Director’s social media posts invalidate CJRS claim
Justine Riccomini explains why a director’s activity on social media during the pandemic led to HMRC denying a coronavirus job retention scheme (CJRS) claim and winning at the tax tribunal.
During the height of the coronavirus pandemic, businesses were trying to cope with the loss of business and adjustment to new circumstances whilst attempting to keep up with seven different iterations of the coronavirus job retention scheme (CJRS) treasury directions.
One example of how a company got it wrong and had a claim turned down was recently highlighted in the case of Glo-Ball Group Limited v HMRC  TC08823. The company appealed to the First Tier Tribunal when HMRC turned down a claim for furlough in respect of one of the directors, who had published a small number of posts on the company’s Facebook page during the furlough period. The appeal followed a statutory review of the case findings, as well as an unsuccessful alternative dispute resolution process.
HMRC considered that regardless of the number of posts, the content being posted constituted an act (or acts) of work which did not amount to ‘statutory duties’ – the only work directors of incorporated business were permitted to perform – which are defined in ss. 171-177 of the Companies Act 2006 and include signing time-critical legal documents and finalising accounts to submit to Companies House, etc.
Key to the success or failure of the claim was whether what the director in question had been doing represented ‘work’ or ‘statutory duties’, and how often these activities had happened. The company was a business which hosted children’s events and clubs, as well as parent and baby sessions.The director continued to post information on to the company’s main Facebook page during the furlough period, which included advertising, promotion of other company Facebook pages, and commentary on some of the work which the company had undertaken during lockdown.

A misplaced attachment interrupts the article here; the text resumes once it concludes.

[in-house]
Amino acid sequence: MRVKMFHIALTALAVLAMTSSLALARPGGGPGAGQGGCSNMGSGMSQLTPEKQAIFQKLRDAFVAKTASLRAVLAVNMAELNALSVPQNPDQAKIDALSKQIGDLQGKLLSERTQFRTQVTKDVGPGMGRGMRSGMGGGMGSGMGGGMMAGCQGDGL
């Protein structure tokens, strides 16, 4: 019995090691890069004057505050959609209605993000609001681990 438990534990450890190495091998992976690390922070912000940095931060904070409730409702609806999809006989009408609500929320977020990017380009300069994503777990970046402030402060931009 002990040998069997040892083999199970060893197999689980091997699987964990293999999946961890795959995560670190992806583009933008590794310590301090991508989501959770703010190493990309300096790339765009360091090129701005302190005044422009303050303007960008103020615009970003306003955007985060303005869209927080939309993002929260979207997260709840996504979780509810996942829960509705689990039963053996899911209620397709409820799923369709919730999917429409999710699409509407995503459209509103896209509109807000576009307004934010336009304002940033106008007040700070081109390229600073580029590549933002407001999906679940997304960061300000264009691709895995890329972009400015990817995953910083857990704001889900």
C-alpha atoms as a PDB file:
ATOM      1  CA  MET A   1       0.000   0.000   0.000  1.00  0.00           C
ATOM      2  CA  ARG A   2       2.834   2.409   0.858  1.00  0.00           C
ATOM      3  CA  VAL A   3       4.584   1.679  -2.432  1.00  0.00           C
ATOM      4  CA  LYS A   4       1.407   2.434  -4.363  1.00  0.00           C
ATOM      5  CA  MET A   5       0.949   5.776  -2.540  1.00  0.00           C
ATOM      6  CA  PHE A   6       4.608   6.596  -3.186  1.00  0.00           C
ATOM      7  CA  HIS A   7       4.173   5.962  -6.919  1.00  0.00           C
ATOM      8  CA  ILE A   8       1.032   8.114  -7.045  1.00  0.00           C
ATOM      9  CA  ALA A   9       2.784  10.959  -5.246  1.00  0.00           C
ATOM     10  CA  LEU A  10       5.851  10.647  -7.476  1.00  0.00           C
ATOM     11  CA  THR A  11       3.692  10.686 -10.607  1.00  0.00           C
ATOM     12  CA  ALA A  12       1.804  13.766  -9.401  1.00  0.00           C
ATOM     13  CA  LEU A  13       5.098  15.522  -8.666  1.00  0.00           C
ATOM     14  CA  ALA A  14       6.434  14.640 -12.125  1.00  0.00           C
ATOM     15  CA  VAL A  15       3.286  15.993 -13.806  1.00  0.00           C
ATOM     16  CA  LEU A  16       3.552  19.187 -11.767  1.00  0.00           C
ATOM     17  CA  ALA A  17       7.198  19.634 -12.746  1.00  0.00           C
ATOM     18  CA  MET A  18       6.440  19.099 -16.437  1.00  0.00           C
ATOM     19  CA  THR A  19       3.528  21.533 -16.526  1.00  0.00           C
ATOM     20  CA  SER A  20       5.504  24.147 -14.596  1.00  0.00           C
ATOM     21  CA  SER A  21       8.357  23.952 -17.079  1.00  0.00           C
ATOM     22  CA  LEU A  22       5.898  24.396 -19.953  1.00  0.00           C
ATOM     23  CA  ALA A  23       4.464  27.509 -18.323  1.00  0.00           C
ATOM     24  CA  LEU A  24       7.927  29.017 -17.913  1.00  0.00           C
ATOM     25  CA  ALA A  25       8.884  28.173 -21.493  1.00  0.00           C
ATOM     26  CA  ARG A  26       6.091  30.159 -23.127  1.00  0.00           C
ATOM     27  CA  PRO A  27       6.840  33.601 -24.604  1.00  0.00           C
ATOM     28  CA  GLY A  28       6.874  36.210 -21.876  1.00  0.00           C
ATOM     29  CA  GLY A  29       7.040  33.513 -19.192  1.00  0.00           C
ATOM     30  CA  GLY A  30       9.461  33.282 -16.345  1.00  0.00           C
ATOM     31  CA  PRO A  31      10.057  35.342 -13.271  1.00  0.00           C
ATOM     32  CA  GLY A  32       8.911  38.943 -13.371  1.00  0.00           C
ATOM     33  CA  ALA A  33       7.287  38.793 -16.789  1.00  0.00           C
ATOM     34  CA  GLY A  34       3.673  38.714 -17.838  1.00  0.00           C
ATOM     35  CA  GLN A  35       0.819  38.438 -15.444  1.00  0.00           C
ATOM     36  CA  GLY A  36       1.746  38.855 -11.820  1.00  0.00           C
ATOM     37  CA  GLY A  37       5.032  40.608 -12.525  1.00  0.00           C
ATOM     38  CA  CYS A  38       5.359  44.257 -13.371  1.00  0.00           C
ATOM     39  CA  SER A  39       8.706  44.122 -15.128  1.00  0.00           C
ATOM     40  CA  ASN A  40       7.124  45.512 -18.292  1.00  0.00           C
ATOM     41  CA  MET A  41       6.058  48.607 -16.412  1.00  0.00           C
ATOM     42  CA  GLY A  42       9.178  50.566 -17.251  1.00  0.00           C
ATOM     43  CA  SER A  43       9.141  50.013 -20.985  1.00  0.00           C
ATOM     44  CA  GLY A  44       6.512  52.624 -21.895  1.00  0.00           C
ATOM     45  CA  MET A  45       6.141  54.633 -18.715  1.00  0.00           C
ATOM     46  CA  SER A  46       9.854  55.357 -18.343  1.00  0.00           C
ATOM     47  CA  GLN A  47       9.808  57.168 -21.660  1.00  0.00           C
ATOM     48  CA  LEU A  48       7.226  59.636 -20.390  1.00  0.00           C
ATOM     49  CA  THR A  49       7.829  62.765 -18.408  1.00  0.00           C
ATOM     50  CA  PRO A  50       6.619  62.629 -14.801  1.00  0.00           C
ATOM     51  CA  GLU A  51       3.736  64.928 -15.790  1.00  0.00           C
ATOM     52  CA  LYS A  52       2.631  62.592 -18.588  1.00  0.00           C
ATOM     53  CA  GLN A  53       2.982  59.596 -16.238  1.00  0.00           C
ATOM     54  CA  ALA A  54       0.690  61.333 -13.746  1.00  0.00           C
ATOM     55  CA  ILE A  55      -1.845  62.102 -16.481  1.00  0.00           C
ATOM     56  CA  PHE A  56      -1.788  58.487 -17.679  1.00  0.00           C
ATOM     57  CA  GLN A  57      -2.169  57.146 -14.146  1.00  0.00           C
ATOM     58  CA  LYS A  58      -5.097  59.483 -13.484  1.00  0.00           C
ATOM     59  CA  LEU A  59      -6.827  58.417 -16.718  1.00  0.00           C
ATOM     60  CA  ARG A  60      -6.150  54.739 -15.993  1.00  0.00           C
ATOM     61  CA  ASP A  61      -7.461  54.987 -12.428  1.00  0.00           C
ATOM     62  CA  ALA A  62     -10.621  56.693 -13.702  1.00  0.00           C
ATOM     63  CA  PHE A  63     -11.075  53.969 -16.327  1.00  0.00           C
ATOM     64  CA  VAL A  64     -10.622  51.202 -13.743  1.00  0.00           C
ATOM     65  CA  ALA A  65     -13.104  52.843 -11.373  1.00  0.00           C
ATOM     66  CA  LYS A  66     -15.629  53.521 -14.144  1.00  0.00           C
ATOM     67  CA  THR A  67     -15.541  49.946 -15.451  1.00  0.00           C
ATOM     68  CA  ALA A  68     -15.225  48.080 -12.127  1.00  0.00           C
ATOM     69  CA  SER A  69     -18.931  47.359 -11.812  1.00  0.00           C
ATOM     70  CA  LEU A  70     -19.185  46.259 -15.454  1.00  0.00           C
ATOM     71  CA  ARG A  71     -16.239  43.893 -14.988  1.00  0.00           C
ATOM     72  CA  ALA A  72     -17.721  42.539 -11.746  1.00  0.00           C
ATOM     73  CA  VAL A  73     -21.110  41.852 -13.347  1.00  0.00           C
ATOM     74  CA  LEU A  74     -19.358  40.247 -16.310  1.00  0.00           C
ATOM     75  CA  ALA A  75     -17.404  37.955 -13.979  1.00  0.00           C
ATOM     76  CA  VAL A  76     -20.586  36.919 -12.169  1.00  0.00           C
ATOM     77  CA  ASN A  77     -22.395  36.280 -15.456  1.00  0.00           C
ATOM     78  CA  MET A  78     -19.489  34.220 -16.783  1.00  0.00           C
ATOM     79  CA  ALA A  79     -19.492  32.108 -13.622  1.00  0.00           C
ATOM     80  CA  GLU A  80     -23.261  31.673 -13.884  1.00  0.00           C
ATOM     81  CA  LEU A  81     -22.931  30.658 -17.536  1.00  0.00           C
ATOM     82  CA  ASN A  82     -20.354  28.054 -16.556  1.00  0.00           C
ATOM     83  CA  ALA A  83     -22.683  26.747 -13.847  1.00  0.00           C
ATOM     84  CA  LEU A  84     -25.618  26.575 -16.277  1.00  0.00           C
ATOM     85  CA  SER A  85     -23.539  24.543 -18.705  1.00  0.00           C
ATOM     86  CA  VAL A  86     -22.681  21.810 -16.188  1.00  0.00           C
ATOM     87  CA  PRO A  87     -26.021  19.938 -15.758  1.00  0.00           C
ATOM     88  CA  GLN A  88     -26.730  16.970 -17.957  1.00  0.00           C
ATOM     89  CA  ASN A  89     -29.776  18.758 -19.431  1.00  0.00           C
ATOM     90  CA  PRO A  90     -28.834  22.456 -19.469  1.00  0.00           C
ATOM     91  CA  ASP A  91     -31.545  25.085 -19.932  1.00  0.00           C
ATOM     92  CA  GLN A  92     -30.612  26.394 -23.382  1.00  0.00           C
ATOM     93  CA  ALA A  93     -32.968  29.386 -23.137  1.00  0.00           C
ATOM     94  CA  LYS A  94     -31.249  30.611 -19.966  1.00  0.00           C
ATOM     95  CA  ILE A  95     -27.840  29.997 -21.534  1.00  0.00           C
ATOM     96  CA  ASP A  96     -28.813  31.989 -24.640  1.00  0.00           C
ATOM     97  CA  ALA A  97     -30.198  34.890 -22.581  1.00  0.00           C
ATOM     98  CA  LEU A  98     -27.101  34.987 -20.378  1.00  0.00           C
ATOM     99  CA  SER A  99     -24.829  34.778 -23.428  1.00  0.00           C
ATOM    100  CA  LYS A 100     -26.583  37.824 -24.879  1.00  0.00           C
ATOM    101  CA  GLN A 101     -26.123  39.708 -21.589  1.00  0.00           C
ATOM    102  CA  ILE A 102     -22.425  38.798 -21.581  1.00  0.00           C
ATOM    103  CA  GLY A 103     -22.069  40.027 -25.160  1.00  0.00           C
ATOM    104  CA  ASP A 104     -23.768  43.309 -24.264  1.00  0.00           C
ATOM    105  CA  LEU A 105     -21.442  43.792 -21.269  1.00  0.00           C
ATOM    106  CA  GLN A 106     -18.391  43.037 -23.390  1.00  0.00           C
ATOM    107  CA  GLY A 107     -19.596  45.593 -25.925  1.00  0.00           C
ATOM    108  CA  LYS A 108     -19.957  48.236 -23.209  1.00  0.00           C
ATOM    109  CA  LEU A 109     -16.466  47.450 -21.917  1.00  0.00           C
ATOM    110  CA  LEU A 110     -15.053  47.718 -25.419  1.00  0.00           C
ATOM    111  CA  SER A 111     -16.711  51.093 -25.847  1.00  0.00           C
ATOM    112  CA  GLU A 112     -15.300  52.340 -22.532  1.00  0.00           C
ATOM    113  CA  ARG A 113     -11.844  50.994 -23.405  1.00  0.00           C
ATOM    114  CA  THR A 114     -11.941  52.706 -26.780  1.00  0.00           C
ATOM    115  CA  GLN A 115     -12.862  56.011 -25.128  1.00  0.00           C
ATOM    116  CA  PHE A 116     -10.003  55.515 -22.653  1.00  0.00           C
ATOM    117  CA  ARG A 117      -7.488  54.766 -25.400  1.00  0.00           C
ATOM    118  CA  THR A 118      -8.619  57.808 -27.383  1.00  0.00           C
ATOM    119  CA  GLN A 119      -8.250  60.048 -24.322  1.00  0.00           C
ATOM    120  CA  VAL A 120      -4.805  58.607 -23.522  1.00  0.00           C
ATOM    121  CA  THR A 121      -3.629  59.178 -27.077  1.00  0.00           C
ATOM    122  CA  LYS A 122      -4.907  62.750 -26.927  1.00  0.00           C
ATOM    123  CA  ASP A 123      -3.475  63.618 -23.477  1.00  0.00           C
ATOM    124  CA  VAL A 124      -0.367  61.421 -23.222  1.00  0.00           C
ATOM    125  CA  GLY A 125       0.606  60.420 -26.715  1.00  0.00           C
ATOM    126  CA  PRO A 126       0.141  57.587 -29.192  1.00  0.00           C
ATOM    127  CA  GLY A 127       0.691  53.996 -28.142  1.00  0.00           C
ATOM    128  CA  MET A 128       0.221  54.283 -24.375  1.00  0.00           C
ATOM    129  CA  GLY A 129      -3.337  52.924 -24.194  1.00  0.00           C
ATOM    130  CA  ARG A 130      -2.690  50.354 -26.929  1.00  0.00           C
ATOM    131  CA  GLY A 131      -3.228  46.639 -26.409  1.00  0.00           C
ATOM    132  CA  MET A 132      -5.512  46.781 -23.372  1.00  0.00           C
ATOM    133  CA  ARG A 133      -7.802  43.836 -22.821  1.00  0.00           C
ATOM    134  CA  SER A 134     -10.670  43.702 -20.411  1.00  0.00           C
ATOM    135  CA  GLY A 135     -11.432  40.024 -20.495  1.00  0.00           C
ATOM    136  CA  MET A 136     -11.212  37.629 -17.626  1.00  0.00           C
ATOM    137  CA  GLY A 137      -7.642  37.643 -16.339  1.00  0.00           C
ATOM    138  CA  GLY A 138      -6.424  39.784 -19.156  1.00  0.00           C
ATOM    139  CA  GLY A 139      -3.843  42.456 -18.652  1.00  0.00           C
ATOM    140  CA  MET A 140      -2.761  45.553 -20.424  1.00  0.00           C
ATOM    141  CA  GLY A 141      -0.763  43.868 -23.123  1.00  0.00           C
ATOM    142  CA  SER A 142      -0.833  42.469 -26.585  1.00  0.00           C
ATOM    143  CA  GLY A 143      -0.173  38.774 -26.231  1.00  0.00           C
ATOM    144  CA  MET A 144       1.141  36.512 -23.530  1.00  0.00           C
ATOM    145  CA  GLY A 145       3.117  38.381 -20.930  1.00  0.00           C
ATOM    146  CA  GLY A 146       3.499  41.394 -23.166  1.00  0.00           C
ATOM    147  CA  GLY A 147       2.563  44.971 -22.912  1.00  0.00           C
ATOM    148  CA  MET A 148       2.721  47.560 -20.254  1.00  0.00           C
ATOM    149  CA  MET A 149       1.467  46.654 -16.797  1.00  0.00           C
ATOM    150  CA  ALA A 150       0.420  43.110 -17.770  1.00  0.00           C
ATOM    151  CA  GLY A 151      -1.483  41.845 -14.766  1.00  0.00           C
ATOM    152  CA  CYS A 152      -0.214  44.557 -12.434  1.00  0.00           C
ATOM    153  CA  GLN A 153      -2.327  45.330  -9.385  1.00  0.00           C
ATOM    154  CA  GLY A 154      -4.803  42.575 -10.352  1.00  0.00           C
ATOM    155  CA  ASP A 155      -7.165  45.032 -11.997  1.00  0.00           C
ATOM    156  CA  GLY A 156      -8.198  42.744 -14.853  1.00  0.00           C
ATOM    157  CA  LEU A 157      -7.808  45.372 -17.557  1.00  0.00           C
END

It was clear that the social media activity during lockdown was reduced significantly from some 15 hours a week prior to lockdown, to around five minutes per month during lockdown – however, the type of work undertaken was enough to allow HMRC to conclude that the strict CJRS rules had been breached.
Timing of the posts was crucial. In this case, the time lag between posts did not leave a clear period of 21 days in which the Director had ceased all work during the initial furlough period of March to June 2020 inclusive. Due to this, the director was also automatically rendered ineligible to claim furlough for the subsequent so-called “flexible furlough scheme” period of July to October 2020 inclusive.
The First Tier Tribunal (FTT) found that the director had been carrying out work which did not amount to ‘statutory duties’ whilst claiming furlough throughout the period between 23 April 2020 and 18 December 2020 and the payments, totalling £3,449, were denied. It was enough that one single piece of work was sufficient to derail the claim, whether that work succeeded in generating income or not.
It is essential that agents continue to have conversations with their clients about furlough claims, which are investigated by HMRC on an ongoing basis, and take proactive action where errors are found to have arisen. Such misdemeanours can cause HMRC to increase a business’s tax risk rating, which can result in increased levels of scrutiny of that business by HMRC over a number of years until they have satisfied themselves that the risk has diminished to a satisfactory level.
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